Honesty: Not such a Natural Orientation

Published on : 07 Apr 2014
5 min read

The current debate about Dhoni and our expectation that he should have told what he knew to the Hon Justice Mudgal Committee made me think. There is almost unanimity that any one of us would have told the truth, if we were put in a similar situation. One of the celebrated TV anchors was certain that she would have, had she been in a similar situation.

This takes me back to some 41 years. I was in my 7th standard. The charge: my use of abuse and also beating up a classmate during the lunch time. The two of us the aggressor, which is yours truly and the victim my class mate, were in our Head master’s room. After a stern dressing down and a lamentation on how I was unworthy of being a student of such a disciplined school, I was offered a fig leaf to confess and be dealt with leniently.

Until then I had not accepted or denied the charges. But with this offer I promptly confessed and expected that my headmaster will honour his promise. Much to my shock he immediately suspended me from the school and summoned my father, purportedly for as they used to say in those days, “Take the TC (Transfer certificate)”.

I safely got past the ire of the authority (as I have later many times in my life), and passed out of Avichi High School, as one of the school’s and my Head master’s favourite student, who brought many laurels to my school in sports and many other fields. Was I honest or did my honesty become easy, when the consequences were mitigated?

My proposition is: No one is honest in all contexts and at all times. Yet we all pretend to be honest irrespective of the consequences in all contexts and at all times. Why is that we all put up such a dishonest pretence, when we judge a fellow human being, especially when he finds himself on the horns of dilemma: Like Dhoni.

Let us start by asking when was the last time any one of us was honest with our spouse about issues which are material and significant. Is this not the most secure relationship for us to be honest not only about our deeds and thoughts but also our inner emotions all the time? Yet we worry about the consequences, which is breakdown in relationship; sometimes temporary and on rare occasions even permanent. Too big a price to pay! Let sleeping dogs be.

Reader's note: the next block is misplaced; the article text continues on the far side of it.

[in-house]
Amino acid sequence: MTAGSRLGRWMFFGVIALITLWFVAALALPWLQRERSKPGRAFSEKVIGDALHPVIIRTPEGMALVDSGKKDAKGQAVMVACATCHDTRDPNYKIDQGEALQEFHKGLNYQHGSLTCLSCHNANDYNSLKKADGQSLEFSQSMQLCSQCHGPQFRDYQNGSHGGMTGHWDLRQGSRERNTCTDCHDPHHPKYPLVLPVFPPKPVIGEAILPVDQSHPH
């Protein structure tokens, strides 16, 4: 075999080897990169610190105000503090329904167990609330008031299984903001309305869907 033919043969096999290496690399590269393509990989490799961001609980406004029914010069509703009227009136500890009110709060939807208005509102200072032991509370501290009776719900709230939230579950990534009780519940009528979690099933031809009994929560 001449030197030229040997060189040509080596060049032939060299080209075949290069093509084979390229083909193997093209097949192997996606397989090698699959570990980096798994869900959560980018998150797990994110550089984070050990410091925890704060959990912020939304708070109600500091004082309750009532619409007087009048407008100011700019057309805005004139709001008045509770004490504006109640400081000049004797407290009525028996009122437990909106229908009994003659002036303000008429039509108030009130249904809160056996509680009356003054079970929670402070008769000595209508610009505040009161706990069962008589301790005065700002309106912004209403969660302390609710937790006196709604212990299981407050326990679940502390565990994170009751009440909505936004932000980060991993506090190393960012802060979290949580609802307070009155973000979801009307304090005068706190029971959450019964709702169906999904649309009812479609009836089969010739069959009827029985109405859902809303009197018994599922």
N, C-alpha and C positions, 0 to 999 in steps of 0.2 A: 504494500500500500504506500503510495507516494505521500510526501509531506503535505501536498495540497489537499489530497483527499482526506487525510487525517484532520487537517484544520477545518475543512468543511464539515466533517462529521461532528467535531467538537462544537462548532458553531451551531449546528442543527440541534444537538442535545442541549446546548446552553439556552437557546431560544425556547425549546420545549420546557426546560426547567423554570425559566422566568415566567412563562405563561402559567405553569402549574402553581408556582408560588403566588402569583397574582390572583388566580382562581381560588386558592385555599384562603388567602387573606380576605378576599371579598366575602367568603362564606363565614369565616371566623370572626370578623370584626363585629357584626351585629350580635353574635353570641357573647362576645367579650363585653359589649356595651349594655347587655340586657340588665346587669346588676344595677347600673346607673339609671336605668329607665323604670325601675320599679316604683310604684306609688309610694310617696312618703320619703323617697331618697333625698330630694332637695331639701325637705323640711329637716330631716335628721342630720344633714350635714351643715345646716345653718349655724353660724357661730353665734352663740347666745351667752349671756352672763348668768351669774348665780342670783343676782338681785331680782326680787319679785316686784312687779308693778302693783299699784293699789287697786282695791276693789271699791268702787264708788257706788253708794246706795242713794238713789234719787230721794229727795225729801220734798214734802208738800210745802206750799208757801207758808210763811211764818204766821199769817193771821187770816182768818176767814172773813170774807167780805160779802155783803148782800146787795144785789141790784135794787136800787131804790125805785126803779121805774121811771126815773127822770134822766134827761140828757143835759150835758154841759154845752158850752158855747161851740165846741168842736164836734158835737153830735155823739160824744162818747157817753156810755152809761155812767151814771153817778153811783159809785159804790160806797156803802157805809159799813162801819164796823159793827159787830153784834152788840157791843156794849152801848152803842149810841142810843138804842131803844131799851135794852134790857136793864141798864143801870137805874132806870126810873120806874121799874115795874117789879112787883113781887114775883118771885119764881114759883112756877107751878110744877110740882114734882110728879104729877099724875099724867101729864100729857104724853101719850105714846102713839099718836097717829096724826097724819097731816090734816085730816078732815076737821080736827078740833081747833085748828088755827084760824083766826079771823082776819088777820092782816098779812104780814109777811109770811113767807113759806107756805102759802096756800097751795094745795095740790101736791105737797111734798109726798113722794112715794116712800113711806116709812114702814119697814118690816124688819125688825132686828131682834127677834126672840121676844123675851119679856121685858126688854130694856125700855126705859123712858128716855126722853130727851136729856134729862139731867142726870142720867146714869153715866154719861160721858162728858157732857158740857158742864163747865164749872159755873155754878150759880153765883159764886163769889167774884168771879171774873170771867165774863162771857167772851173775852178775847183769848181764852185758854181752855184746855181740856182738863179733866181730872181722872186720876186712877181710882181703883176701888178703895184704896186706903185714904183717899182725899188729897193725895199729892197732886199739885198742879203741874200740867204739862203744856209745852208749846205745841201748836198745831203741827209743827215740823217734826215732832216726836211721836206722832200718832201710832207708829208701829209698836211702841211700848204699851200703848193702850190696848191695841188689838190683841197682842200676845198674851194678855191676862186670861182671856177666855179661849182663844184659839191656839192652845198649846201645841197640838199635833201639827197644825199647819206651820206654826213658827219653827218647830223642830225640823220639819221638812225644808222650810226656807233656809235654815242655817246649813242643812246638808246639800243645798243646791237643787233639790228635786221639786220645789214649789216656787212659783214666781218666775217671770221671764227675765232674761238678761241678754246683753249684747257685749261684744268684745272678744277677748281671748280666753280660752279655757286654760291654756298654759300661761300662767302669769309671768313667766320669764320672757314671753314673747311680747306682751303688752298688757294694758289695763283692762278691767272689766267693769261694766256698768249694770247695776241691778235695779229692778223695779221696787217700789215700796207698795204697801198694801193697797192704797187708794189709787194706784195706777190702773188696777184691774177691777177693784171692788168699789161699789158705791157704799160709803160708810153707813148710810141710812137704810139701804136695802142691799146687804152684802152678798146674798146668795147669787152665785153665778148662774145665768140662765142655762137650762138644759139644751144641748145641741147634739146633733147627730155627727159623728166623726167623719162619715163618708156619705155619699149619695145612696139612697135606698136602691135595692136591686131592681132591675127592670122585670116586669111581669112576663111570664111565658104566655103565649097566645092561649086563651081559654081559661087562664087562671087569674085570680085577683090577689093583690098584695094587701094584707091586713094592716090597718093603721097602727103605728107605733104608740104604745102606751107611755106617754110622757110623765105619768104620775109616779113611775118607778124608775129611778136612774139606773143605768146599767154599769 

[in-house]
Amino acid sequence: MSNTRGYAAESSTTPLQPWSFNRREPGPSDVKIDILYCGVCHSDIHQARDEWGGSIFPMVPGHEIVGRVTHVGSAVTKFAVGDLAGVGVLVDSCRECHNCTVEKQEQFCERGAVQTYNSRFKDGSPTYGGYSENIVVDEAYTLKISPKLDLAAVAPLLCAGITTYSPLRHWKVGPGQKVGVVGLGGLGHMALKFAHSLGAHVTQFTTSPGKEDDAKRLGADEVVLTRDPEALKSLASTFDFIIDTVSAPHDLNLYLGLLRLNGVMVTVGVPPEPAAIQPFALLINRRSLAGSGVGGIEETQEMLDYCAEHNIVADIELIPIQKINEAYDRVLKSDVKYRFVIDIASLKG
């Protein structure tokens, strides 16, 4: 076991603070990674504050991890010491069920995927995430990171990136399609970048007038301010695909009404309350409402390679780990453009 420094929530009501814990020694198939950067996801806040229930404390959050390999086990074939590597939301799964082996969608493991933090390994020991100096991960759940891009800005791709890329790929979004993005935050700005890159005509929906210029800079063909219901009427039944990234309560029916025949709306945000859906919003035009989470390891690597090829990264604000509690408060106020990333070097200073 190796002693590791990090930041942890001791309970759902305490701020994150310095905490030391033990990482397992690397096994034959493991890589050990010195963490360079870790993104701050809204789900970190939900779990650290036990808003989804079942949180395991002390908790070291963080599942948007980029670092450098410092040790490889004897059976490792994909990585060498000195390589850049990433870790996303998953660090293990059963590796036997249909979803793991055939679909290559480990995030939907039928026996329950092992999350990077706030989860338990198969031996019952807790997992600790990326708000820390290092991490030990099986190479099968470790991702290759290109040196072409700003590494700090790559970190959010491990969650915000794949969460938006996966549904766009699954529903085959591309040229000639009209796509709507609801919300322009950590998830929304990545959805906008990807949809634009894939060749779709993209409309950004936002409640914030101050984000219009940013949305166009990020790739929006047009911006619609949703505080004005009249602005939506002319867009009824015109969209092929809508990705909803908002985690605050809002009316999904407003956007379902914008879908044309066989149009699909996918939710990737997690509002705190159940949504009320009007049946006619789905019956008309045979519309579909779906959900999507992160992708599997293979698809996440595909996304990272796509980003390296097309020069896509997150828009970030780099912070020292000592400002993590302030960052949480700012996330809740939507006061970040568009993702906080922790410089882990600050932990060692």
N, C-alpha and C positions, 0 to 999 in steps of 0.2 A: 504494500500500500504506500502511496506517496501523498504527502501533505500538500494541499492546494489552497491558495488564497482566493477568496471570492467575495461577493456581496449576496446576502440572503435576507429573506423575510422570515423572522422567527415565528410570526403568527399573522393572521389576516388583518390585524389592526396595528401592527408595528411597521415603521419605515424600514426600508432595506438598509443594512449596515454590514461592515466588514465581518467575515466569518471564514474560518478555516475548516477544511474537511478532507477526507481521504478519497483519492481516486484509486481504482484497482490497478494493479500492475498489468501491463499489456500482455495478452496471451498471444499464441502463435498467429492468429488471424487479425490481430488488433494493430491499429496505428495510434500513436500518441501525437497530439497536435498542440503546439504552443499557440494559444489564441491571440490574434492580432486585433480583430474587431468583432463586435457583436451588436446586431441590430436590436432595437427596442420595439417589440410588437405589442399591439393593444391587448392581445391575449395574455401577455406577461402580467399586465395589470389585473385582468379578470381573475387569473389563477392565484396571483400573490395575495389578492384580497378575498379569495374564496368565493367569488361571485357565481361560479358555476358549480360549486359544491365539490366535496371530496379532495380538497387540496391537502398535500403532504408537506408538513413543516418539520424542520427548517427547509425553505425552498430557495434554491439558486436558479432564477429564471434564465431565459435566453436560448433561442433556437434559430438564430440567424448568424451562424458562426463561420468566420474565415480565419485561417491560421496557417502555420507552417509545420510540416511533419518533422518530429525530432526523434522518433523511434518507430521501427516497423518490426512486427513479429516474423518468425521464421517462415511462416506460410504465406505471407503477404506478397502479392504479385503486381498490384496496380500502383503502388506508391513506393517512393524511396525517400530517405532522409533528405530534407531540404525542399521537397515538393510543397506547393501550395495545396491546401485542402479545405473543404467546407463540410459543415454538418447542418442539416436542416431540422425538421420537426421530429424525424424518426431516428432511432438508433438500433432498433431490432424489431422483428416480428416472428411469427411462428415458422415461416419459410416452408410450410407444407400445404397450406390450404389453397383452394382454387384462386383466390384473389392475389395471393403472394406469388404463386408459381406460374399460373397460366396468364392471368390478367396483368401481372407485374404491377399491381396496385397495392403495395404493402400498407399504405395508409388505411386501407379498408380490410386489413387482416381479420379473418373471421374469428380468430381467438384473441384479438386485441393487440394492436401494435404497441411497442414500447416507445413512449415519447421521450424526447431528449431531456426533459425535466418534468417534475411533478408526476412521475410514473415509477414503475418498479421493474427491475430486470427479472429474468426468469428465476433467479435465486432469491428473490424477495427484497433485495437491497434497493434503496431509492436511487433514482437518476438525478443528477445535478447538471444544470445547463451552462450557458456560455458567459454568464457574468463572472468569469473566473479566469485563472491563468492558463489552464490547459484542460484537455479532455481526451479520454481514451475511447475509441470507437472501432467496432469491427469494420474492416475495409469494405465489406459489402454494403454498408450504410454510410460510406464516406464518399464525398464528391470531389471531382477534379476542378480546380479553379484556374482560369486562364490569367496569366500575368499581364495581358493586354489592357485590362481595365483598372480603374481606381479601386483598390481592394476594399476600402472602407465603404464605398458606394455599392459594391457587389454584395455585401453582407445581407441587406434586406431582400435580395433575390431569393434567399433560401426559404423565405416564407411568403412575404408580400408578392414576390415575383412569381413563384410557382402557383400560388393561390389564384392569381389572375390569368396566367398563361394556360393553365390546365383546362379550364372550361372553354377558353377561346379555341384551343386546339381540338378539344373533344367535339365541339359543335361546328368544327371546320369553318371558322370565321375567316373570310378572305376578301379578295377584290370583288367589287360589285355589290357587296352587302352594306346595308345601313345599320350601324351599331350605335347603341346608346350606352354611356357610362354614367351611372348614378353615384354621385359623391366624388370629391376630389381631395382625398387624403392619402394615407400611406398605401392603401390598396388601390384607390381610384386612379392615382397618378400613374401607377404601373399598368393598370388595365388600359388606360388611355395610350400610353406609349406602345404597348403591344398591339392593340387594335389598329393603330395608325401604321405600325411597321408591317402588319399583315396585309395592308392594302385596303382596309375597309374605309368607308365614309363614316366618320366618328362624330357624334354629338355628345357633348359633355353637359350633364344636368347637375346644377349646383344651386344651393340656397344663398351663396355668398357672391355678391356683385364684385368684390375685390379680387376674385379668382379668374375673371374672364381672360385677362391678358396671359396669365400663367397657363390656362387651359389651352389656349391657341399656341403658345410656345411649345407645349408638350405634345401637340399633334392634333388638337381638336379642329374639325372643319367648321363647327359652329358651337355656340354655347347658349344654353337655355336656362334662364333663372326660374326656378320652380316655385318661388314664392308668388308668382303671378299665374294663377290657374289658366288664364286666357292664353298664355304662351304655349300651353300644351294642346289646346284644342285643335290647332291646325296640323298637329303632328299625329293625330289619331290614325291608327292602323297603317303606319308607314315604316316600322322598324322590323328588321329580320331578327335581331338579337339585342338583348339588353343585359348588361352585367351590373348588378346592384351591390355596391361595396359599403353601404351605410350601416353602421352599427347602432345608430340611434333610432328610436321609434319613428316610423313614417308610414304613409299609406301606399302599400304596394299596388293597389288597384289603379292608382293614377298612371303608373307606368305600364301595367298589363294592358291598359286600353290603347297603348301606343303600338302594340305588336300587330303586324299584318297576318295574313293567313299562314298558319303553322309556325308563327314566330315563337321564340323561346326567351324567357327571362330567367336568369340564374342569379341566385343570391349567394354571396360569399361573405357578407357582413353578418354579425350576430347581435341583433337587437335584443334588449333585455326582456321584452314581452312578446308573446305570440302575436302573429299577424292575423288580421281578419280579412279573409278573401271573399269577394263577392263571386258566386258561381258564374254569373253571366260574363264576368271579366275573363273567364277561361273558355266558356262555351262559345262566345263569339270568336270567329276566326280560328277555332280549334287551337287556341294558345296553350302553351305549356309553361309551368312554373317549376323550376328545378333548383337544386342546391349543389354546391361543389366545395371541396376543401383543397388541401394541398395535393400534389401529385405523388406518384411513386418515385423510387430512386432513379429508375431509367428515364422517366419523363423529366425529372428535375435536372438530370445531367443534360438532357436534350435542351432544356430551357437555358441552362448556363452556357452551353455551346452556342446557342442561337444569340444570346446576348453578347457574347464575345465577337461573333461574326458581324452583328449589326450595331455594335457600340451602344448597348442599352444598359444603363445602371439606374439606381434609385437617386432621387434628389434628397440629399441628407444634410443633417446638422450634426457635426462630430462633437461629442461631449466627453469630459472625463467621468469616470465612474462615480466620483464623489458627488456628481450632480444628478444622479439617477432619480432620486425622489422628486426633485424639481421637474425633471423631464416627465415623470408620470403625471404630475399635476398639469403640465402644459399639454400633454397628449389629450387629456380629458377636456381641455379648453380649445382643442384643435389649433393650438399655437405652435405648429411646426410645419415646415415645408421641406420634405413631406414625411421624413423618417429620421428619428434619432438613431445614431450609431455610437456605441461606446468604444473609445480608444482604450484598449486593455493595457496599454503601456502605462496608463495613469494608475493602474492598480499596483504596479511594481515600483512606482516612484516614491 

Take the case of democracies around the world and especially our own. We lament every day that not just dishonest but corrupt politicians monopolise the state power. May I ask how does this deep sense of honesty amongst millions permit them to vote repeatedly for these dishonest politicians? The elite amongst us will quickly say that it is the folly of the masses. We will justify our own voting as done under the duress of not having a choice of a clean and honest option. So logically then should we conclude that democracy is a political system of the dishonest? Or that the majority is dishonest or supports dishonesty, which the honest minority will suffer without any demur. A strange way to be honest, especially if honesty is such a non-negotiable value!

Who we vote for we do not have a choice, but do we also not have a choice on who we work for? Take the case of the many organisations and their owners/CEOs, who we know are not paragons of virtues. Yet millions do not say no to these organisations and go to work for them across the world. Where does our sense of honesty go, which we generously profess for others? Here again the elite will say that they do not work for some brands. Brilliant! But do they not patronise them by buying their products? Do we not have a choice here? Or does economics dictate our sense of support or otherwise of these brands?

Many of us knowingly buy spurious brands and pirated movies and software. Does every honest Indian stop at the traffic lights and wear a helmet or a seat belt? When the cop catches us why does our hand voluntarily go to our wallet or why do we let him know about our friendship with senior police officials? The rationalisation for our own dishonesty is that the dishonest and corrupt cop or the system forced our hand.

Whenever any member of an institution commits a misdemeanour or transgression and one of us is a witness and are called upon to testify, I have invariably found that we all are limited with the truth. Our defence is that we and our families will be targeted. So why is this logic not tenable for everyone who chooses to be silent or economical with truth when called to testify?

My personal experience is that even socially powerful people, who have no fear of any personal consequence, are circumspect and economical with truth, in order to protect the institutions they belong to or not wanting to get dragged into “avoidable” controversies. So dishonesty gets justified when it is to protect the survival or reputation of an institution, state, organisation or even one’s family.